I wanted to add several more data points to reinforce the reasons for concern.

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The new RNC report has elicited a lot of reaction. I wanted to highlight just one element that I found encouraging, which is it clearly understands the magnitude of the challenging facing the national GOP.

The report cites the results of presidential elections from 1968-1988, when Republicans were utterly dominant (winning an average of 417 electoral votes); and from 1992-2012, when Republican have lost the popular vote five out of six times. (During that period no Republican presidential candidate reached even 300 electoral votes.)

I wanted to add several more data points to reinforce the reasons for concern.

On demographics: In 2012, Governor Mitt Romney carried the white vote by 20 points. If the country’s demographic composition were still the same last year as it was in 2000, Romney would now be president. If it were still the same as it was in 1992, he would have won going away. And if it were the same last year as it was in 1980, Romney would have won by a larger margin than Ronald Reagan. Instead Barack Obama won easily. 

On public perceptions: Last month a Pew Research Center poll found that 62 percent of respondents (and 65 percent of independents) agreed with the statement that the Republican Party was “out of touch with the American people.” Even 36 percent of Republicans thought their party was out of touch. And more than half of those surveyed (52 percent) said the Republican Party was “too extreme” (only 39 percent said that same thing of Democrats).

On party affiliations: In the Pew Research Center poll, respondents identified with Democrats more than Republicans by 14 points (51 v. 37 percent) when independents were pressed to say which party they leaned toward.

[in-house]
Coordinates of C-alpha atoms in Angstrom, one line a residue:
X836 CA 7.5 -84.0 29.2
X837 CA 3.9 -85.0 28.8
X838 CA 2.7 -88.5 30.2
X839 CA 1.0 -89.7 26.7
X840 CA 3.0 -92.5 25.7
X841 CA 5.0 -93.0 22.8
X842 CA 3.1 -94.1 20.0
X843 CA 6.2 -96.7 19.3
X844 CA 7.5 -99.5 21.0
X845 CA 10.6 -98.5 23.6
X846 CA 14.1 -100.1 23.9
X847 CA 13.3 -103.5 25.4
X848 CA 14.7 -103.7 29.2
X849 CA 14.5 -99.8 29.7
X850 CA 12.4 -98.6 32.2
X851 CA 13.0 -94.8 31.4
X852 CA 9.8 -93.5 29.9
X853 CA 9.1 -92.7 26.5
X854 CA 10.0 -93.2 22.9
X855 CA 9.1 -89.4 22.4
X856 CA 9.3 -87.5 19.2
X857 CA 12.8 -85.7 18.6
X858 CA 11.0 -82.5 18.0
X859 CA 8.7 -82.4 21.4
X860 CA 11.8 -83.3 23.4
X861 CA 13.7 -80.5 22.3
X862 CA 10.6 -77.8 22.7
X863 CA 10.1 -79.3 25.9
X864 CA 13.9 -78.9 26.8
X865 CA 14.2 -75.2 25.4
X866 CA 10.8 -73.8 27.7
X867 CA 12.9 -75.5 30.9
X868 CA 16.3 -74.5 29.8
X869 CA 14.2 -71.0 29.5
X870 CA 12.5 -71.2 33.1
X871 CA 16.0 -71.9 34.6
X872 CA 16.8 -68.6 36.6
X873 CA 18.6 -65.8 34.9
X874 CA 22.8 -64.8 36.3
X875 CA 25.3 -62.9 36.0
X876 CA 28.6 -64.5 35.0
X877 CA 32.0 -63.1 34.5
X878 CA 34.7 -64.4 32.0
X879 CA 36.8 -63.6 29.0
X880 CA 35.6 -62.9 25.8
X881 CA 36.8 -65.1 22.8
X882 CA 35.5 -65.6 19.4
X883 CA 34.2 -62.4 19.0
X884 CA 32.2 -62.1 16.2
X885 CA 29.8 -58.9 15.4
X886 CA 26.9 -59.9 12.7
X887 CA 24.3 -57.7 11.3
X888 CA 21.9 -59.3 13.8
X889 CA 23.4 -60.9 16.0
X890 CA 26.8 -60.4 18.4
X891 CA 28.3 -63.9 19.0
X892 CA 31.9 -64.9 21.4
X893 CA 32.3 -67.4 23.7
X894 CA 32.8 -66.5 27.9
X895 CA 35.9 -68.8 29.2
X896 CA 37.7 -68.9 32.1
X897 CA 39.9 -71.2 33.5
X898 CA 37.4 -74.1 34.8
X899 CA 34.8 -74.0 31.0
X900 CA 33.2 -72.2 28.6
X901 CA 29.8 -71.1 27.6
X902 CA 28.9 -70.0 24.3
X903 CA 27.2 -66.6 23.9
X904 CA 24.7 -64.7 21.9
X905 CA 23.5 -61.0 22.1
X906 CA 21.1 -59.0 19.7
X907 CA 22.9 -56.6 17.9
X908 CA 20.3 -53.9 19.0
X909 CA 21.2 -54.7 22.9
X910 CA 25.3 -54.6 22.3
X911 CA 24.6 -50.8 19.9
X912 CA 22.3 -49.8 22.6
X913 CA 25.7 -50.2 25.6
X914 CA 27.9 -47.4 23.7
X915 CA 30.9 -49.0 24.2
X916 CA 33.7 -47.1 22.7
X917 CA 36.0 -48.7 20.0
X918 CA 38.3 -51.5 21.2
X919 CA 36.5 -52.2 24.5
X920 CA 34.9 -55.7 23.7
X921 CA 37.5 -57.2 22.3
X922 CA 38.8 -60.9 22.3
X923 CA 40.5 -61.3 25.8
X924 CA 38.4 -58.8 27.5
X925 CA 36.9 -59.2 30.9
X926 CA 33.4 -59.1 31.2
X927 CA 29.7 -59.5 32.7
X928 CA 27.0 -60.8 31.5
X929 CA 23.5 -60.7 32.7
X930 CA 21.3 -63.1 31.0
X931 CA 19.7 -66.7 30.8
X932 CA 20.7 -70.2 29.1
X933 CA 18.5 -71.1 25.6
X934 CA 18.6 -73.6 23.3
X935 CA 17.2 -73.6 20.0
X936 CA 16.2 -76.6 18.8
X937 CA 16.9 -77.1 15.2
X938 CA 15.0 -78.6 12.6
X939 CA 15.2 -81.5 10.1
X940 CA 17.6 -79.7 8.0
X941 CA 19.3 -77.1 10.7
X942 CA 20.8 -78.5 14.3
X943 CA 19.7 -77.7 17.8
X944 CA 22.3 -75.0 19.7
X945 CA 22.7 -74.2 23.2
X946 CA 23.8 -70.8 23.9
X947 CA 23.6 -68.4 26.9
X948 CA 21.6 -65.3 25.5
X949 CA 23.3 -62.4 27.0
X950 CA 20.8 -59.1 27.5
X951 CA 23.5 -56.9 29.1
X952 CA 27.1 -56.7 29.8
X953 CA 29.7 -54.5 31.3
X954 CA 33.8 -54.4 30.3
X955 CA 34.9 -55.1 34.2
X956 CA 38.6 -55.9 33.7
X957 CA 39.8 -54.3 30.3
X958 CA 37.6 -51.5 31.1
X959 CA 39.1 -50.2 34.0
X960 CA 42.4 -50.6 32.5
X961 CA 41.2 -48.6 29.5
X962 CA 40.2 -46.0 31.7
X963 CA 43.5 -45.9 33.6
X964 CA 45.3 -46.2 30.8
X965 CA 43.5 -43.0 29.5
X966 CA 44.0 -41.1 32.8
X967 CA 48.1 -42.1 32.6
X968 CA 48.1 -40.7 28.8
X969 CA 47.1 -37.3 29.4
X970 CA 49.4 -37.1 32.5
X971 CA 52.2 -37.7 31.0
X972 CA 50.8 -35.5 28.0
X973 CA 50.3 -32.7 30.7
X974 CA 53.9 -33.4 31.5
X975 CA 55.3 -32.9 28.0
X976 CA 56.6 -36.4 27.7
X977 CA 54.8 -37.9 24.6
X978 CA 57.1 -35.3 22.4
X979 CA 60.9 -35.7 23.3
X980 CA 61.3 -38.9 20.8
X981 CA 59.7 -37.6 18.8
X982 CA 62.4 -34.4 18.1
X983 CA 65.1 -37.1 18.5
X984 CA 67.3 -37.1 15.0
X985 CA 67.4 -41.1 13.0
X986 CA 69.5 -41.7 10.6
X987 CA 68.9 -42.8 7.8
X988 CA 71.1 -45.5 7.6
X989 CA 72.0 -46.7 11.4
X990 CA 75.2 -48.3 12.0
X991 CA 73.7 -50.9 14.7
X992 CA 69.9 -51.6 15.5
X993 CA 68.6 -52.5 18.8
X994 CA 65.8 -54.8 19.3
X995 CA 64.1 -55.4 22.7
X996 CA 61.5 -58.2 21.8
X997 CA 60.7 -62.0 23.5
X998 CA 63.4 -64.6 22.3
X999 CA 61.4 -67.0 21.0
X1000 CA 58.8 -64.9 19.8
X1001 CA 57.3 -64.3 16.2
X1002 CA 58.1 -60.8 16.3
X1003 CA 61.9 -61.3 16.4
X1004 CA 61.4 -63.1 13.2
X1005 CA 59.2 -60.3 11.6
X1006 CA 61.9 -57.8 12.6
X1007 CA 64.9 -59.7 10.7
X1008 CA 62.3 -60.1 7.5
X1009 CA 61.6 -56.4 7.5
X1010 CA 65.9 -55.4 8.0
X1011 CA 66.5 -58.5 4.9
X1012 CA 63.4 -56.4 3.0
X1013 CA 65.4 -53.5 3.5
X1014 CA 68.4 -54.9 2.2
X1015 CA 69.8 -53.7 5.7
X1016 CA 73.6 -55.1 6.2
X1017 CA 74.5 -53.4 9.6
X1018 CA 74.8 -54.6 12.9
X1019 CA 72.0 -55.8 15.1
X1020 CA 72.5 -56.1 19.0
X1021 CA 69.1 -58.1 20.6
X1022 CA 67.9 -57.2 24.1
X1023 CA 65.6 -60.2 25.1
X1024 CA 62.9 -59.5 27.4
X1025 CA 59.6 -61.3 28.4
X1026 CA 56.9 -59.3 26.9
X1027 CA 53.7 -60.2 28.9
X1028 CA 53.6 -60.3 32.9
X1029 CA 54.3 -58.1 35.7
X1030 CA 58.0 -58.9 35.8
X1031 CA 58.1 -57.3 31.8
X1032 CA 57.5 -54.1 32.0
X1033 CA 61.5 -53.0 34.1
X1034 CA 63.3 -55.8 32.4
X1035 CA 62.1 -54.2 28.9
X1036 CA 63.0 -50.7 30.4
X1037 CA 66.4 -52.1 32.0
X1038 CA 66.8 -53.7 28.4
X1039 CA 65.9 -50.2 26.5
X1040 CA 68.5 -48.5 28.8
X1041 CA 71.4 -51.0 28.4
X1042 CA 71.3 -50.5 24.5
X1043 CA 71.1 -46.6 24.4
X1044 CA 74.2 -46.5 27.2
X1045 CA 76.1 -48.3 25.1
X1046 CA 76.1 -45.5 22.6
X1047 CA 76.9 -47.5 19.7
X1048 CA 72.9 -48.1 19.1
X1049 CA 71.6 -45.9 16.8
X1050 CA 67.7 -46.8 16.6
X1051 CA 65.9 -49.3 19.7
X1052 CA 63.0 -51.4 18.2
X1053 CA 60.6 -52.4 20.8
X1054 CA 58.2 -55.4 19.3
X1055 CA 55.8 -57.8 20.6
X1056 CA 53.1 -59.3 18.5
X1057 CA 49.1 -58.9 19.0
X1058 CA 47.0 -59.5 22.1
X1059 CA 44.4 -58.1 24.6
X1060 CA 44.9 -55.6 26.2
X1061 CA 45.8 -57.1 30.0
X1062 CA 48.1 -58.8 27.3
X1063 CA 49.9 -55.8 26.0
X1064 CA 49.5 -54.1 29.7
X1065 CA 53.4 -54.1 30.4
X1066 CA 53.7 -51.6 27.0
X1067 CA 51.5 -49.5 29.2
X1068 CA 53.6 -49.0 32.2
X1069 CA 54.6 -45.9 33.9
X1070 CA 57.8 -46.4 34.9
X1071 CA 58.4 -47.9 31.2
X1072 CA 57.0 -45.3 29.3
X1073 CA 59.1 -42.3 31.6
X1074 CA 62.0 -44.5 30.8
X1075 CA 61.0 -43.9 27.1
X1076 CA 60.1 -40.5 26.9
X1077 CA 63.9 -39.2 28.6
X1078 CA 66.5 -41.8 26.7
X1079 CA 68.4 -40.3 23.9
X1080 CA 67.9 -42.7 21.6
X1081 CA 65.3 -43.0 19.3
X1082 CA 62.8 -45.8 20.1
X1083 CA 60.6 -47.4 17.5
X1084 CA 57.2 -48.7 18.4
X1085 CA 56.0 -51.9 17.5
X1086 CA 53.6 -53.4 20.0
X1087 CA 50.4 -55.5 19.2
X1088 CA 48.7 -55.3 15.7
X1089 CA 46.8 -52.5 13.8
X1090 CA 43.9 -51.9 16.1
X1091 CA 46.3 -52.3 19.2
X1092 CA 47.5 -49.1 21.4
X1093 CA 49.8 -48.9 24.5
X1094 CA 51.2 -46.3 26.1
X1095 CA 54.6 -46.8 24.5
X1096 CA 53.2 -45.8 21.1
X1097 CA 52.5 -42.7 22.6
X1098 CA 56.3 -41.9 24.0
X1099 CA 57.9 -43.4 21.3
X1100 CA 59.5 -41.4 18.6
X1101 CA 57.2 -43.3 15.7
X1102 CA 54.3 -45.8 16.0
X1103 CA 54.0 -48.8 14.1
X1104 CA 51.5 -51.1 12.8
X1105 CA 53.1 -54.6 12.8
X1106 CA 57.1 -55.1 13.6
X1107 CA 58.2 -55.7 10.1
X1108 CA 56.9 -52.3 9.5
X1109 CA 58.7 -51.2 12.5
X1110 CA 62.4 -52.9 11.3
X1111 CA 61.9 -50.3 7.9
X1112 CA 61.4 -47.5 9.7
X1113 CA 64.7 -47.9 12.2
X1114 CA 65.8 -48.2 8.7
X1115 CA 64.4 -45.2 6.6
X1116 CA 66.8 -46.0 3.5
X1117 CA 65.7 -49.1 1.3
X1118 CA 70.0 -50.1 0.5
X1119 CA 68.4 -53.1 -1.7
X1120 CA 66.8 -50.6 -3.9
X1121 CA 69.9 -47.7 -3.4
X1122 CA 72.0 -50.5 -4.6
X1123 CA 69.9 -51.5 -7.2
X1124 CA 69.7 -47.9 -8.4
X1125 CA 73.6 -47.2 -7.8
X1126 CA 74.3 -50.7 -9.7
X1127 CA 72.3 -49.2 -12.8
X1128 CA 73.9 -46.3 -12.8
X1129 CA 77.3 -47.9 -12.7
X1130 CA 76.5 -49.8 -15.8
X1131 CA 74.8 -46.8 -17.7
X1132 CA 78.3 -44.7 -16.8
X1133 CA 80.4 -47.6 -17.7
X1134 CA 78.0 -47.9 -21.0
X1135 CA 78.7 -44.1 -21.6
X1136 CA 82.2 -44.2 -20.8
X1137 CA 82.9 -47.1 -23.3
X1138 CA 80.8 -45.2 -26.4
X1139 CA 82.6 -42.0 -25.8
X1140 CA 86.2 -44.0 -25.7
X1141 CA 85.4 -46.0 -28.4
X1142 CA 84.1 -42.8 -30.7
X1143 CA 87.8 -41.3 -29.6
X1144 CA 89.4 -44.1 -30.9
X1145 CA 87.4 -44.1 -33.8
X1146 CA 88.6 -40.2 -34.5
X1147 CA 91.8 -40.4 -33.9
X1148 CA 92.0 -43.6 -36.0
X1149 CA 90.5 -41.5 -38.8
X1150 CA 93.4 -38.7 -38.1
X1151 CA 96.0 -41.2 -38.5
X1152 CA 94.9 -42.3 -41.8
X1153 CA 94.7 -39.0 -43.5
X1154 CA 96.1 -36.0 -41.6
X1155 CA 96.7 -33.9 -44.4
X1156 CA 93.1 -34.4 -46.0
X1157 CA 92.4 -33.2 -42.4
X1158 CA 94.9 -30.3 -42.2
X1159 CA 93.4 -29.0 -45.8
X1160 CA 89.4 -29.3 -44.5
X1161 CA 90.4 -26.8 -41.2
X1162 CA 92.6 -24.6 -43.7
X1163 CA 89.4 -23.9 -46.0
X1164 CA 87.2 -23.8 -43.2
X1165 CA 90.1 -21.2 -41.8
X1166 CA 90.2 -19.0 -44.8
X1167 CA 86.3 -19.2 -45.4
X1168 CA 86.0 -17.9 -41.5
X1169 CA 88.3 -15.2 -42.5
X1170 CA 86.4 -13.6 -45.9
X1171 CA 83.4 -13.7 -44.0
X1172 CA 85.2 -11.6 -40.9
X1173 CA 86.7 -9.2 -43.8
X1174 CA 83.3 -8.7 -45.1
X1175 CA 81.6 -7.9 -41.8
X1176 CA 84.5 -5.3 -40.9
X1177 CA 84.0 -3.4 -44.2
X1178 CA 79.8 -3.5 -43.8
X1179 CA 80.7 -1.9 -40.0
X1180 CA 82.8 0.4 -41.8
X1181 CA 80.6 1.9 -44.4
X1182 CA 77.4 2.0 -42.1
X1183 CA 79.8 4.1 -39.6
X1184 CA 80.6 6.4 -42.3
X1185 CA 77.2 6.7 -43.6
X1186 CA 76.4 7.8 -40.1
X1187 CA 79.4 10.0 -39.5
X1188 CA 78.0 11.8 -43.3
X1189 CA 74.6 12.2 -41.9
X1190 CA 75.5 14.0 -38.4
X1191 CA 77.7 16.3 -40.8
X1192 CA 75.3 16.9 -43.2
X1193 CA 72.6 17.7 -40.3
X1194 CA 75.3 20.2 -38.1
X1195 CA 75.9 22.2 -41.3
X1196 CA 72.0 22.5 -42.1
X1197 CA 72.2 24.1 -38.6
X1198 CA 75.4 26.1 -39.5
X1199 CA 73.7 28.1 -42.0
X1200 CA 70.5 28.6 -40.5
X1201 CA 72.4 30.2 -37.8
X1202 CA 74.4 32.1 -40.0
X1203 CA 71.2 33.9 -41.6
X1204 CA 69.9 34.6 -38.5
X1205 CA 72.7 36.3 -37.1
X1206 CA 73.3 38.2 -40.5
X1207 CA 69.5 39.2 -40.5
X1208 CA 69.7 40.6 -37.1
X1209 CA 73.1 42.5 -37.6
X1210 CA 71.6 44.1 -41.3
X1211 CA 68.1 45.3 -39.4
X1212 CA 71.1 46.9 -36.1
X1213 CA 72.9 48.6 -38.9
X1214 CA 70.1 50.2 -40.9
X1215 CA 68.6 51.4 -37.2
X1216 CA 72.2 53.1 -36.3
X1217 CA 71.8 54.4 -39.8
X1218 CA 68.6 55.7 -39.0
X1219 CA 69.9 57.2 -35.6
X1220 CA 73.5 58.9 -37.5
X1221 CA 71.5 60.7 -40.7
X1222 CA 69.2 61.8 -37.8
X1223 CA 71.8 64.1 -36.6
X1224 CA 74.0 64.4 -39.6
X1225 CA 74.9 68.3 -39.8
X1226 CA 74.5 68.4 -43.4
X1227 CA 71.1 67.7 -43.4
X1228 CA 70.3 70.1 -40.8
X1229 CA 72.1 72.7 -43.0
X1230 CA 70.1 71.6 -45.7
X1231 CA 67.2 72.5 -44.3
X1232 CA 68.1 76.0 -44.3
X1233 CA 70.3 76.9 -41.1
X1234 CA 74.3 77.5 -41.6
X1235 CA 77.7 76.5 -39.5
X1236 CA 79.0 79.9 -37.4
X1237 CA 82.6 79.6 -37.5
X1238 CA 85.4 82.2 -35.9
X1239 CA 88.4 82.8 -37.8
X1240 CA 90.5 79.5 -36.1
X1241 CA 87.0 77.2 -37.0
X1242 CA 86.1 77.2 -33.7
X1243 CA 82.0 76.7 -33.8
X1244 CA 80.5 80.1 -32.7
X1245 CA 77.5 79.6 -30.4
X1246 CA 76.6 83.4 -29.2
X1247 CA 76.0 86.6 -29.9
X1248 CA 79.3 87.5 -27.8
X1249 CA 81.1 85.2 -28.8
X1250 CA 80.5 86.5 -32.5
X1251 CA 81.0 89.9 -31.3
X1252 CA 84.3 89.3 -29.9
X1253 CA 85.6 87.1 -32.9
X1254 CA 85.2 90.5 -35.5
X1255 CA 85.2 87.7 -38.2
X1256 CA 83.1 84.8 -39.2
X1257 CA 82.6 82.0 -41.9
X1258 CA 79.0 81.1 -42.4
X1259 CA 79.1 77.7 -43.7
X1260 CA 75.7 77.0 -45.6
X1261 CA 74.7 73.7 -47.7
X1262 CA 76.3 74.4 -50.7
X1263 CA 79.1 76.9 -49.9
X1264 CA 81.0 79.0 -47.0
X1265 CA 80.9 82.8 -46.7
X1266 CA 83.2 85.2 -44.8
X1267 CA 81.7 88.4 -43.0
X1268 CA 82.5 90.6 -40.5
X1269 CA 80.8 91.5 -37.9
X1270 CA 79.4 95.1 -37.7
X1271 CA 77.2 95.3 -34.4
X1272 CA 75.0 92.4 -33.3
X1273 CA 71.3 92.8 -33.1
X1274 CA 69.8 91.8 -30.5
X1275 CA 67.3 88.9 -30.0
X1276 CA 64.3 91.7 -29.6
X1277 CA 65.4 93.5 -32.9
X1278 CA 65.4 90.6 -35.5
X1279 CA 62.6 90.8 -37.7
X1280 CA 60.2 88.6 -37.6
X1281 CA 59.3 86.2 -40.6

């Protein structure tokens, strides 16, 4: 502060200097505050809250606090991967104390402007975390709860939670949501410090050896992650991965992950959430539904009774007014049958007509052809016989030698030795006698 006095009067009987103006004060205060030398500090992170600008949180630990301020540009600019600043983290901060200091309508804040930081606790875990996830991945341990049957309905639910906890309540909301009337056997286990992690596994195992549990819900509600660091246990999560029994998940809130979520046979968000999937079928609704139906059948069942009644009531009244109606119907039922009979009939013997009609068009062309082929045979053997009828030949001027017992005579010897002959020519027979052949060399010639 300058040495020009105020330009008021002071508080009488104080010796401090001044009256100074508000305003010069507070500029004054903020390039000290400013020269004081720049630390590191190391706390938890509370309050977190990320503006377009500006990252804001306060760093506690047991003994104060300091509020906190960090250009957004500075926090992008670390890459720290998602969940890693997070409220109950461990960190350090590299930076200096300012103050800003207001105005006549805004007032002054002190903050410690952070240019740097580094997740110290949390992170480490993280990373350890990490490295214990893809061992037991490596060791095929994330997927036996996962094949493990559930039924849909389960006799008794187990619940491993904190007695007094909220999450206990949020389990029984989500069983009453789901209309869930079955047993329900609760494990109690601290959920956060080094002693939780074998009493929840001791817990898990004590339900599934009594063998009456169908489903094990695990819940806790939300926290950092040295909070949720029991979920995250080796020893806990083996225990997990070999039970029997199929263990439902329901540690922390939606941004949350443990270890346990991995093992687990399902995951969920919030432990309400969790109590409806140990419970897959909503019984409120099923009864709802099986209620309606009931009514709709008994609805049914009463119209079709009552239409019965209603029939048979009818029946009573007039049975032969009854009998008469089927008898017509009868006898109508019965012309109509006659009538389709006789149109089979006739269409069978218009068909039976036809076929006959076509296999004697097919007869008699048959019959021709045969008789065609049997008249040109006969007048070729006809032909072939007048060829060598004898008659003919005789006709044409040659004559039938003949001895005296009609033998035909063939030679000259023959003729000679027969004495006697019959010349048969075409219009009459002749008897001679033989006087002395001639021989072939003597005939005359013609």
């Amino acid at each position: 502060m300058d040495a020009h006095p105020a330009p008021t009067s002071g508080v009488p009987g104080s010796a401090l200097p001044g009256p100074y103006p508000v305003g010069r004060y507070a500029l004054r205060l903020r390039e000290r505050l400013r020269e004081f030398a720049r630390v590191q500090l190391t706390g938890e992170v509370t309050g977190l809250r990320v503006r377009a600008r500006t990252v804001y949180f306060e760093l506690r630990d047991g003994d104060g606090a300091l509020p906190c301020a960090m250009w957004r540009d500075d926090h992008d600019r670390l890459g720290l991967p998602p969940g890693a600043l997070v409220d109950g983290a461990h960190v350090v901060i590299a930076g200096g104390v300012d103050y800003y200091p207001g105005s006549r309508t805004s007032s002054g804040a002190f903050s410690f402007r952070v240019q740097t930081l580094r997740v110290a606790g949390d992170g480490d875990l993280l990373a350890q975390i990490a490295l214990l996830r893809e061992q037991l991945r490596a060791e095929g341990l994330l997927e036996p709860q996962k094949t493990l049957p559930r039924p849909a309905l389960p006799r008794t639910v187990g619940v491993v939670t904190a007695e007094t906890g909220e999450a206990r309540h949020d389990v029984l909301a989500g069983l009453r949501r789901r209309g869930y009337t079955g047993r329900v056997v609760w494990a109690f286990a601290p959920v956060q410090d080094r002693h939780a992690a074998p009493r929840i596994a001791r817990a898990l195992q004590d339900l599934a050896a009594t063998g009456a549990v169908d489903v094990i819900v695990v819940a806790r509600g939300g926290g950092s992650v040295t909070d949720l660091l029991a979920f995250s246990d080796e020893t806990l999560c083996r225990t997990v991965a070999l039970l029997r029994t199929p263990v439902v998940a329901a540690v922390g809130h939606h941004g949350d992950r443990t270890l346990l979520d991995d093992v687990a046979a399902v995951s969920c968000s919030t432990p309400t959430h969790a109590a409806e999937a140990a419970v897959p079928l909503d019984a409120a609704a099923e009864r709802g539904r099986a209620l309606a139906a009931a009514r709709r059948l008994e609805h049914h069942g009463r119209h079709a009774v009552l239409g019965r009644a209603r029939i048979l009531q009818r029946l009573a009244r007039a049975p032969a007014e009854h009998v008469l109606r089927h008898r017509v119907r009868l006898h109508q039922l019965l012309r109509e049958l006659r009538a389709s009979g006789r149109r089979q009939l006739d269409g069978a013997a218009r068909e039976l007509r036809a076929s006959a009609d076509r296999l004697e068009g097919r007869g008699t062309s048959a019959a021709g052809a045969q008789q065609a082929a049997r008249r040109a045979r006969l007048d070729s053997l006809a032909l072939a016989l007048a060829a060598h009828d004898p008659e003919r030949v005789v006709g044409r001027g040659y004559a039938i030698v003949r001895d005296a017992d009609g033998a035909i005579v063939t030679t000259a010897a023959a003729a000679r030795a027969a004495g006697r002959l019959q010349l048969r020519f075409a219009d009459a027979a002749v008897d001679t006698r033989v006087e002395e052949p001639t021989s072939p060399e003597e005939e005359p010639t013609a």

To add insult to injury, the RNC conducted focus groups in Columbus, Ohio and Des Moines, Iowa with people who formerly considered themselves Republicans. They described the GOP as “scary,” “narrow-minded,” and “out of touch” and said it was comprised of “stuffy, old white men.”

What this means is that unless the GOP makes some fairly significant course corrections, losses will continue to mount. To be clear: It’s not that a Republican candidate can’t beat a Democratic candidate at any particular point in time; it’s that the trajectory of events means that absent a new Republican Party, and a modernized conservatism, it will be harder and harder for the right to win. Republicans will have to produce more and more exceptional candidates and hope Democrats produce more and more sub-par ones.

For the GOP to once again become dominant will require significant upgrades in the mechanics of campaigning (from improvements in data-gathering, micro-targeting and social media outreach to earlier primaries and a better ground game). But it will also require a particularly talented presidential candidate who can recalibrate the party without ripping it apart, and a policy agenda committed to limited government while also repositioning the GOP in ways that addresses its weaknesses and signals to the public that it’s changing.

Fortunately, a lot of work is being done by policy thinkers, public intellectuals and lawmakers and governors on ways to deal with social mobility; exploding college and health care costs (including replacing the Affordable Care Act); pension and collective bargaining reforms; ending corporate welfare; breaking up the big banks; a simpler and leaner tax code; increasing child tax credits; taking advantage of the revolution in energy technology; strengthening our social and civic institutions; reforms in education and immigration; extending the principles of welfare reform to other federal-aid programs; overhauling our prison system; making adoption easier; and more.

This is not the time for intellectual rigidity and repeating the same slogans, only with volume turned up. Rather, people who represent different strands within the party need to engage each other with real arguments.